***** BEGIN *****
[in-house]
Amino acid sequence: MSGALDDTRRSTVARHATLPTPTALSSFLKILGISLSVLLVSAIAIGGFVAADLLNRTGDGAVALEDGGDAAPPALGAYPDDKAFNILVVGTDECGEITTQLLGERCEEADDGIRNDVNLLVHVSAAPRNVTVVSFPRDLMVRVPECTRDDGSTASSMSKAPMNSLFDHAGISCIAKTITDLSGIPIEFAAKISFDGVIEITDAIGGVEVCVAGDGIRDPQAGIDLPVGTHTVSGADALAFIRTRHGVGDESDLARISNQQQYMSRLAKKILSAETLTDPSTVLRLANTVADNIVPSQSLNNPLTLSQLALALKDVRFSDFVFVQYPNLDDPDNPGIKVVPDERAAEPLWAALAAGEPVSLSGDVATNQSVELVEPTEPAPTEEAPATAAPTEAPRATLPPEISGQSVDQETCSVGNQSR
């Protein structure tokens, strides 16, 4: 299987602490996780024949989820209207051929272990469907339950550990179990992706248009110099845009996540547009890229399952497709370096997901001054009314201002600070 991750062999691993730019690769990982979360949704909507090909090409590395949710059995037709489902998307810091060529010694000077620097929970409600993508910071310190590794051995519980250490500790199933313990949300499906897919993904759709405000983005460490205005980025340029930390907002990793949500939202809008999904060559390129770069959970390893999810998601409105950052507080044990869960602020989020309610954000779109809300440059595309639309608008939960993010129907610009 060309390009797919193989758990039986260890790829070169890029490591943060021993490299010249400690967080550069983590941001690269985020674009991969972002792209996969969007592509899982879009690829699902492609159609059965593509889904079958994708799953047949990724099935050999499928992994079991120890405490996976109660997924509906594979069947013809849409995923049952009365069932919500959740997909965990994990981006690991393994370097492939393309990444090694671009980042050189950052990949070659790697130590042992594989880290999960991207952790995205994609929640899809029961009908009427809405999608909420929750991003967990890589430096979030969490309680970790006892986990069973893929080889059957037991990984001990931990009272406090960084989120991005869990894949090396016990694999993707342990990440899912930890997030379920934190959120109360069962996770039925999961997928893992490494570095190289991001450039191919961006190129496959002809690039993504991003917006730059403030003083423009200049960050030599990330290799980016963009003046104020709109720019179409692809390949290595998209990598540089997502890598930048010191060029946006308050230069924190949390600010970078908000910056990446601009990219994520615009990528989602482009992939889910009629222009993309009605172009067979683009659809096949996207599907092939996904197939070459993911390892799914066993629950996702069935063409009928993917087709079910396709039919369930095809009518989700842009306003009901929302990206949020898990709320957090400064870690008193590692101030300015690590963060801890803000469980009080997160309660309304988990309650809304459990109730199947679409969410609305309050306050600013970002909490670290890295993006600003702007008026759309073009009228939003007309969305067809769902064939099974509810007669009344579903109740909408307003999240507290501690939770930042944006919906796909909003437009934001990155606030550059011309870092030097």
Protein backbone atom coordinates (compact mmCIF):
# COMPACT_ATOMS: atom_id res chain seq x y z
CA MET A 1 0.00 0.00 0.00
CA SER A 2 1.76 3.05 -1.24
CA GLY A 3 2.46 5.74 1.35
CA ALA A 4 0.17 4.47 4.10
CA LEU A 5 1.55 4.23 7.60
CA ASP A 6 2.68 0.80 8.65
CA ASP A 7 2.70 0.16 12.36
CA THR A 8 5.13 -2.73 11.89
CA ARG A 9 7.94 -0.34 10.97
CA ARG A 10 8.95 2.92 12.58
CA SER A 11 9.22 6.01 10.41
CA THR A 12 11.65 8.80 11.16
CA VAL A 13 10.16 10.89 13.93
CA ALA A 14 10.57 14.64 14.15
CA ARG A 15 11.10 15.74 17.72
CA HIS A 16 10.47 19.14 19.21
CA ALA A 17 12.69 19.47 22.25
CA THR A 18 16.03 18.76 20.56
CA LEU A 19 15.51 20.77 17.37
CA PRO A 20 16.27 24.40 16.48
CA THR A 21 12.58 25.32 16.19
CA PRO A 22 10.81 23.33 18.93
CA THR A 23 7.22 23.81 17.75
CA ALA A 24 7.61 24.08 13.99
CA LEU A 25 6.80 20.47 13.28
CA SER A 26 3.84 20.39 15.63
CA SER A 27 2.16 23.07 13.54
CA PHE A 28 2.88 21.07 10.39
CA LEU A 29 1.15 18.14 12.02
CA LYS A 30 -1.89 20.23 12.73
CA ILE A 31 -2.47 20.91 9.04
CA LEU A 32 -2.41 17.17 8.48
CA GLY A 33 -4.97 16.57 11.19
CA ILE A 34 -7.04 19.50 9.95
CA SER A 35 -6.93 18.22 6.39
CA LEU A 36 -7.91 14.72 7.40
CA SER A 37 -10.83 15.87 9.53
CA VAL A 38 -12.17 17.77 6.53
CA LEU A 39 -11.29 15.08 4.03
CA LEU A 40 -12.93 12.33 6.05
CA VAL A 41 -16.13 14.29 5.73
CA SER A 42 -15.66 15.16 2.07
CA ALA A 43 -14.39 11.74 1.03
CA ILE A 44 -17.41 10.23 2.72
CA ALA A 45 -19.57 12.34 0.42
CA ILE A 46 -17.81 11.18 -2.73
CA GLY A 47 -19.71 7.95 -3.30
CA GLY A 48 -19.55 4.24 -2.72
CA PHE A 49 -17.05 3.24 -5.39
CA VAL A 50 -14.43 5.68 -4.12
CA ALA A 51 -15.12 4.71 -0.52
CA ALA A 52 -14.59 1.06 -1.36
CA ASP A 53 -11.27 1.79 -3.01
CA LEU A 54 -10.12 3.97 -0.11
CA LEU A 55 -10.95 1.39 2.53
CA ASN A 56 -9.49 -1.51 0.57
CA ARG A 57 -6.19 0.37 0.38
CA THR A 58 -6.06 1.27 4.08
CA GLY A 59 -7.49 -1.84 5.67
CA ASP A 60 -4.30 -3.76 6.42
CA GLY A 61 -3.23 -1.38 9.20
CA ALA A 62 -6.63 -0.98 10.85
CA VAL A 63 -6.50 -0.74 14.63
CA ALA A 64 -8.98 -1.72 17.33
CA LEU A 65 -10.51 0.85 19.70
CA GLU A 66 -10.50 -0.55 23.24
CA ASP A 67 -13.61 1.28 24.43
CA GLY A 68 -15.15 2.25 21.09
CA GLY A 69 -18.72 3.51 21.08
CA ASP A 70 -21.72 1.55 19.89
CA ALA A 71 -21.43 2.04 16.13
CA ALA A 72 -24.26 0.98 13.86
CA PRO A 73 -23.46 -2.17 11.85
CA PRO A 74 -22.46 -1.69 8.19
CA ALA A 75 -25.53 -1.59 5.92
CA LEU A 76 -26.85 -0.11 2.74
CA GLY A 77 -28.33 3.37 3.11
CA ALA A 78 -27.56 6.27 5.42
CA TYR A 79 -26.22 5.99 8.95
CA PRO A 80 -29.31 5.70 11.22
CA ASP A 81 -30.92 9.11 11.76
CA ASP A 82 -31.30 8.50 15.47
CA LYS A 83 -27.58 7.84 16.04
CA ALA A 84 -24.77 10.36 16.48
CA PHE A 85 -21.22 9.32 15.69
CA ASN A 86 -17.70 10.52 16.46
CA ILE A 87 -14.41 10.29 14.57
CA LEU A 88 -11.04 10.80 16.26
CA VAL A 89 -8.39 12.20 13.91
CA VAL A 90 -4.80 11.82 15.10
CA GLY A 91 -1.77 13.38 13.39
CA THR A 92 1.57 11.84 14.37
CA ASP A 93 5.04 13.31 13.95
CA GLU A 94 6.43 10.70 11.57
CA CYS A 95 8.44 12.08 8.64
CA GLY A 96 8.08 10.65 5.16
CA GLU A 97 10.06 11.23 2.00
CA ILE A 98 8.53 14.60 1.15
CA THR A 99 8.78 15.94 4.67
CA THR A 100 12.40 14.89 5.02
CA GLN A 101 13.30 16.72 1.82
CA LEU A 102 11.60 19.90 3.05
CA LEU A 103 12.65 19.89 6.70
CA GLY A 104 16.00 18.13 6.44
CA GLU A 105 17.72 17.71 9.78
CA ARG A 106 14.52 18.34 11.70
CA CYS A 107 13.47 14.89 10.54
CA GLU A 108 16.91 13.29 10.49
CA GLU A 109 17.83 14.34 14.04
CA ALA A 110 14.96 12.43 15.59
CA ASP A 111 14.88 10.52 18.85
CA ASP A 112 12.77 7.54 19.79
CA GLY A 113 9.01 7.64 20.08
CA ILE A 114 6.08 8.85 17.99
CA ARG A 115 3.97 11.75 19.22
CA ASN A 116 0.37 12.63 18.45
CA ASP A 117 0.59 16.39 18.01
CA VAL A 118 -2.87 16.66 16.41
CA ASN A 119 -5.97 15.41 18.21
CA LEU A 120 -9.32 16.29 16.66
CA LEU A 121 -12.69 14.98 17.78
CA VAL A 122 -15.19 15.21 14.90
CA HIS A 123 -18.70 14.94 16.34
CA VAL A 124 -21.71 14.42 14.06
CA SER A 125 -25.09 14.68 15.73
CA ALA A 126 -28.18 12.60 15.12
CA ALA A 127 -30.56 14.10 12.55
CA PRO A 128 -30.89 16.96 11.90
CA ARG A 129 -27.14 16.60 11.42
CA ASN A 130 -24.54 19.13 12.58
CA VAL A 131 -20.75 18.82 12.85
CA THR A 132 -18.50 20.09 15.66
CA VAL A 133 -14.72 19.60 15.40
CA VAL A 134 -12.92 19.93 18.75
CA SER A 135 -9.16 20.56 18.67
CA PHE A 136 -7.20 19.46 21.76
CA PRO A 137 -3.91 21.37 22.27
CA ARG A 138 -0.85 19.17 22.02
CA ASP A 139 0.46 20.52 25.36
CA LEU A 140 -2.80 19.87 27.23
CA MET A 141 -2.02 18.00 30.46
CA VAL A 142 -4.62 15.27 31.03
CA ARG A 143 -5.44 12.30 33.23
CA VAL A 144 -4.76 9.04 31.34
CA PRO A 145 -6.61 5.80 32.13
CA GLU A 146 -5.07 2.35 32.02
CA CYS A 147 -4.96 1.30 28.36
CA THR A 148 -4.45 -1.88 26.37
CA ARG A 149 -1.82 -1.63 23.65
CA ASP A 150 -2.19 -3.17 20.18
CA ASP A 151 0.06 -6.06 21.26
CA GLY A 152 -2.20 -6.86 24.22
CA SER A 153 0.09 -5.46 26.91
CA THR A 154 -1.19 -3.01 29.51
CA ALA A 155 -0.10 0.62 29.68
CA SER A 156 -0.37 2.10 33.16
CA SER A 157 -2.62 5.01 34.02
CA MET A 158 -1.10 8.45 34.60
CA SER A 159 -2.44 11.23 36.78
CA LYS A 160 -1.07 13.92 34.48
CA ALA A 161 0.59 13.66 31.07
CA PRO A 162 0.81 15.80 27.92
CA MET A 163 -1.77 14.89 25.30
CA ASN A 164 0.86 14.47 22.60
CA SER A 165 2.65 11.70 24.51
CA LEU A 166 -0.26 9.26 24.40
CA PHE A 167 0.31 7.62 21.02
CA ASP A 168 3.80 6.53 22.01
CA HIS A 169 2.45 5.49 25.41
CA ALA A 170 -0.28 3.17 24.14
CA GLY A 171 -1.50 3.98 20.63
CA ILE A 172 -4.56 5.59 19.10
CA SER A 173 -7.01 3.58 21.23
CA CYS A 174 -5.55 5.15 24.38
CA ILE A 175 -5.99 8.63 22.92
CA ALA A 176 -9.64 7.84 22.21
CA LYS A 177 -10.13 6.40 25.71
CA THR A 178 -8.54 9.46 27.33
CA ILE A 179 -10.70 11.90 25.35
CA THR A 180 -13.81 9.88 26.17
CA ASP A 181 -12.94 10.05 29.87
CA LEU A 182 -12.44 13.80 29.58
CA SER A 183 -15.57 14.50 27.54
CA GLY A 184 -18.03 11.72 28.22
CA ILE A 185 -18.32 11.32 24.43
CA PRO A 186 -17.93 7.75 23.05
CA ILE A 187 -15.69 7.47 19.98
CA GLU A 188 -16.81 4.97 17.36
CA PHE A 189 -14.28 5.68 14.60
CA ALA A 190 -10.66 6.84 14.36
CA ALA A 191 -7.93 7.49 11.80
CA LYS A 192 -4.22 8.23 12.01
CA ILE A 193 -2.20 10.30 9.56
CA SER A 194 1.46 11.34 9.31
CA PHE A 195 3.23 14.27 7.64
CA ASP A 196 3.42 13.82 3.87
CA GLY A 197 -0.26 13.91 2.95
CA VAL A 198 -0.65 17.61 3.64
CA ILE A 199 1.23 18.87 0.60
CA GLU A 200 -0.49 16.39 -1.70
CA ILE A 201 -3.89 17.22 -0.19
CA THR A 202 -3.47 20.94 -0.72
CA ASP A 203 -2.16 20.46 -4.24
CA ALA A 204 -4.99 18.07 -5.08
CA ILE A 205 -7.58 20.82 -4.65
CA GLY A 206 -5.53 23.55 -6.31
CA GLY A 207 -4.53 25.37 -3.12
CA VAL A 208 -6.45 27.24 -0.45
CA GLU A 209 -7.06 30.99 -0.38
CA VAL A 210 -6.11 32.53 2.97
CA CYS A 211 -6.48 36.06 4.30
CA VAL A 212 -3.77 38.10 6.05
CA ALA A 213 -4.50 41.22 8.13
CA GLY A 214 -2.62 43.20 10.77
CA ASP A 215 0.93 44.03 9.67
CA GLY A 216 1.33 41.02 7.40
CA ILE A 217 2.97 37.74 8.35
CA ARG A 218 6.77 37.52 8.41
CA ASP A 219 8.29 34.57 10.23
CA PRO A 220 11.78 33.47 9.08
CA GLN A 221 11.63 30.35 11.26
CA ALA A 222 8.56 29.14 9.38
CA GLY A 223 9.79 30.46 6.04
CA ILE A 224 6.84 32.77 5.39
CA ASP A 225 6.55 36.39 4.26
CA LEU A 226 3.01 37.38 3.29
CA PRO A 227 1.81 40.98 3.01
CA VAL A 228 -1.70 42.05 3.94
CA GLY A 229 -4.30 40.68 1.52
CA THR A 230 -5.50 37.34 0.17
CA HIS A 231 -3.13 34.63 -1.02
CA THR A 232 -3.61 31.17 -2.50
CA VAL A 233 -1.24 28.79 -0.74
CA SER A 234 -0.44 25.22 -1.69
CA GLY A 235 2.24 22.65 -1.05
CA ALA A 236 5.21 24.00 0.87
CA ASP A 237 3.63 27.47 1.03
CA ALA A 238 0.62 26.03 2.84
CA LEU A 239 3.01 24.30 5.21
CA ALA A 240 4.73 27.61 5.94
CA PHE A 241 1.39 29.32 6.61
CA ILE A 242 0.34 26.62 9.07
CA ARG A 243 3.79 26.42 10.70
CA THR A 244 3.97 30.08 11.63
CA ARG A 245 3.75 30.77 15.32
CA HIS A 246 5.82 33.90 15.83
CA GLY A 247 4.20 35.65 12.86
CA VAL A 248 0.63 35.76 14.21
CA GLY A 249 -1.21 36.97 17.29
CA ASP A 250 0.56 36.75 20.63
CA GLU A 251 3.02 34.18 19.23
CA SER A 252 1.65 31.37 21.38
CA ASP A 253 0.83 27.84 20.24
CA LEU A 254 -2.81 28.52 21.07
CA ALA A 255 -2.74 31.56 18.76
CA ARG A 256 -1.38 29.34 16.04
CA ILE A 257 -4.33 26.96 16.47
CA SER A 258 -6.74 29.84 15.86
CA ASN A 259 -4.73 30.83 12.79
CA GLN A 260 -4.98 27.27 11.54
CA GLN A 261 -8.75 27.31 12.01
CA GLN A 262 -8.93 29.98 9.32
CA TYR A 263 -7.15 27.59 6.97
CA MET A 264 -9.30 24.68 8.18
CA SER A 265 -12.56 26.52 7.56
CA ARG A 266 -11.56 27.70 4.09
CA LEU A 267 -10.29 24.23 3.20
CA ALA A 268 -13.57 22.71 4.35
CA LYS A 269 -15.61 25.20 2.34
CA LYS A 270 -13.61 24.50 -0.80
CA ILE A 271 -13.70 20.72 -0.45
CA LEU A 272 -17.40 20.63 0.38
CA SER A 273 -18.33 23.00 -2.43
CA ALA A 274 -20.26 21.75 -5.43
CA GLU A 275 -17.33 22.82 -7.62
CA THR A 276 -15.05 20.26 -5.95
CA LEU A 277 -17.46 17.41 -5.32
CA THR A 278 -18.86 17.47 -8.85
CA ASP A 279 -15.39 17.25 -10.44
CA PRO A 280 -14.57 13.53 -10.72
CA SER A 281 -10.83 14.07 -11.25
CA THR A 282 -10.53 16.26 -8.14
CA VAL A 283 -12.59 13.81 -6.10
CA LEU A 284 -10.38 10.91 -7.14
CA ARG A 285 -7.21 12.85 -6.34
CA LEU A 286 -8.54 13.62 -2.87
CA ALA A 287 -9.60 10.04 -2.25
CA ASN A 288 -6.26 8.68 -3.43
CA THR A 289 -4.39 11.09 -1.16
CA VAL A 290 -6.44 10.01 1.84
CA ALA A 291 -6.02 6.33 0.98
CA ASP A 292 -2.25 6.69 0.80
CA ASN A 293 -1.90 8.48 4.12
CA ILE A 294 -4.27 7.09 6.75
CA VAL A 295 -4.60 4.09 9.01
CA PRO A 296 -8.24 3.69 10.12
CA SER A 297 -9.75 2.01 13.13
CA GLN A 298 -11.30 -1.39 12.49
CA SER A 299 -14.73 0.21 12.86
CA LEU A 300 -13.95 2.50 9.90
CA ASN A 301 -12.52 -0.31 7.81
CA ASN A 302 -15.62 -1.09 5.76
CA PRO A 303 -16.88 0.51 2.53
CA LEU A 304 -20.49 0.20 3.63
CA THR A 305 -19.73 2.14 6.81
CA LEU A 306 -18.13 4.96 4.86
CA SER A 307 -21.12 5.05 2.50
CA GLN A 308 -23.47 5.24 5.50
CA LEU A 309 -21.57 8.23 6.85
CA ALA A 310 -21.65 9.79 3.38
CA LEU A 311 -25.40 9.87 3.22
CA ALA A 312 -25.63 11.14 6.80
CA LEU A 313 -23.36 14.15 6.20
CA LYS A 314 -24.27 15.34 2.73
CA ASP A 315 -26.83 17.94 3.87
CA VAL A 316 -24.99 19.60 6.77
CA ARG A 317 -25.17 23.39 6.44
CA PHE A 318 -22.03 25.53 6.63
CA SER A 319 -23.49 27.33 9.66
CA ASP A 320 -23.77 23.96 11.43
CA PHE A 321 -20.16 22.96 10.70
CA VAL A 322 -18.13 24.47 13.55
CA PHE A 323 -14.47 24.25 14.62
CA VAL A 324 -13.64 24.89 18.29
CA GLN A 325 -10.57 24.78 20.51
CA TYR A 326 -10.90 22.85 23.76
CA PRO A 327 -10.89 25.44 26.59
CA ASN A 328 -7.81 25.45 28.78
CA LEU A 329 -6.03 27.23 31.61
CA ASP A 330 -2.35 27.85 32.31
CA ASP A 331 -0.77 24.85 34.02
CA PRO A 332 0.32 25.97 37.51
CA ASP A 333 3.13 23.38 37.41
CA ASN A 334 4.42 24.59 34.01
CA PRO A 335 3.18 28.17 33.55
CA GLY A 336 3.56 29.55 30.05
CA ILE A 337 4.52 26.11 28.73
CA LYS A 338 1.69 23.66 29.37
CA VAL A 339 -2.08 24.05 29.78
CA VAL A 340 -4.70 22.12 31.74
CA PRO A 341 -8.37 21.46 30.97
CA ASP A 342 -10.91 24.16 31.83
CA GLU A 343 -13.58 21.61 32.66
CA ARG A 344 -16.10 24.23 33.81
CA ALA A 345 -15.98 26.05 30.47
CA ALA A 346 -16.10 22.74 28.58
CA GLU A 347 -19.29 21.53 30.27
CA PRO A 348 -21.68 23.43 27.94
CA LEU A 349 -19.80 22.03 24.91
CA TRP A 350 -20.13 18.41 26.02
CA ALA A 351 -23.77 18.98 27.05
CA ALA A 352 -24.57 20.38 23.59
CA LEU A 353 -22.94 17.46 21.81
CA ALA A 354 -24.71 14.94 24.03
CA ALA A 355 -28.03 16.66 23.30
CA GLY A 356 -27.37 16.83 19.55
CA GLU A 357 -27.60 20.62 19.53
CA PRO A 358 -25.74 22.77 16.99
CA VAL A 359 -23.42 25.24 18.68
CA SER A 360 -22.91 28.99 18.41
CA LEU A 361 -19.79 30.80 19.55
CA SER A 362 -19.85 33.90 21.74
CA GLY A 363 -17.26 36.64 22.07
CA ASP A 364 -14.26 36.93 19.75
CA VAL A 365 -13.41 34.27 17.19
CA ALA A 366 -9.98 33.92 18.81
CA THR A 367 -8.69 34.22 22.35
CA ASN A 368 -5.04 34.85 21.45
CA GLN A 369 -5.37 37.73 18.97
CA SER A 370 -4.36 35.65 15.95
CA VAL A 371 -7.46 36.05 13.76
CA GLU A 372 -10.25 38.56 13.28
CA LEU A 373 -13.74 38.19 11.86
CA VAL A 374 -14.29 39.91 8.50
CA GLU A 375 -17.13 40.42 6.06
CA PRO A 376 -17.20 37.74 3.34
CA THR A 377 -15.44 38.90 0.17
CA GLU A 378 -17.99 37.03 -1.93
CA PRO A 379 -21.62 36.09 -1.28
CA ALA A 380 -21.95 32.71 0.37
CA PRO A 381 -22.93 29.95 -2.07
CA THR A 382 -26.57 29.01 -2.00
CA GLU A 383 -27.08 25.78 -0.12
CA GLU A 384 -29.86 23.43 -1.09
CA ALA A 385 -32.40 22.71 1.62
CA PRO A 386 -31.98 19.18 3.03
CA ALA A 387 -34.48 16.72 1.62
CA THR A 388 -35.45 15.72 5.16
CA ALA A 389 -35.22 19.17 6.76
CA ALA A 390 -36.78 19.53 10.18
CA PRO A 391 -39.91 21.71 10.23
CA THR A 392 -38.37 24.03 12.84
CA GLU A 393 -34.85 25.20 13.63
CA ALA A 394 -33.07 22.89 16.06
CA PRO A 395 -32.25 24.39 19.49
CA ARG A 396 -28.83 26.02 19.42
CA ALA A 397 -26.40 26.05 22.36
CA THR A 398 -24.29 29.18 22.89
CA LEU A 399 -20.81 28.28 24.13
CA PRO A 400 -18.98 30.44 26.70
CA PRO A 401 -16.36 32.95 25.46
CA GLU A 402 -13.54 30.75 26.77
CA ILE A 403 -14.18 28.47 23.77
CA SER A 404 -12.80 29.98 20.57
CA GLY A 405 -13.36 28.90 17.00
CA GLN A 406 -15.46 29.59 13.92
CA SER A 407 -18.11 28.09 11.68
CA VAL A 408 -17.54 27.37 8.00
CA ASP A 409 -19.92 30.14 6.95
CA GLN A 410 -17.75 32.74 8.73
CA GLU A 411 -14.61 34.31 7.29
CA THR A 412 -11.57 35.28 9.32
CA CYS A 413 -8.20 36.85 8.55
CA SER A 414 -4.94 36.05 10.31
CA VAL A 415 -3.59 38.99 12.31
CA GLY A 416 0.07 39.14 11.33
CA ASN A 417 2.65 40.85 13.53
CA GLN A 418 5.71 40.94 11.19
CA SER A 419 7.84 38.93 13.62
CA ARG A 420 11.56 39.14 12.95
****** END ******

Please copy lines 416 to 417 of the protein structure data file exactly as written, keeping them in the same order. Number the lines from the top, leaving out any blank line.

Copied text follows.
CA GLU A 411 -14.61 34.31 7.29
CA THR A 412 -11.57 35.28 9.32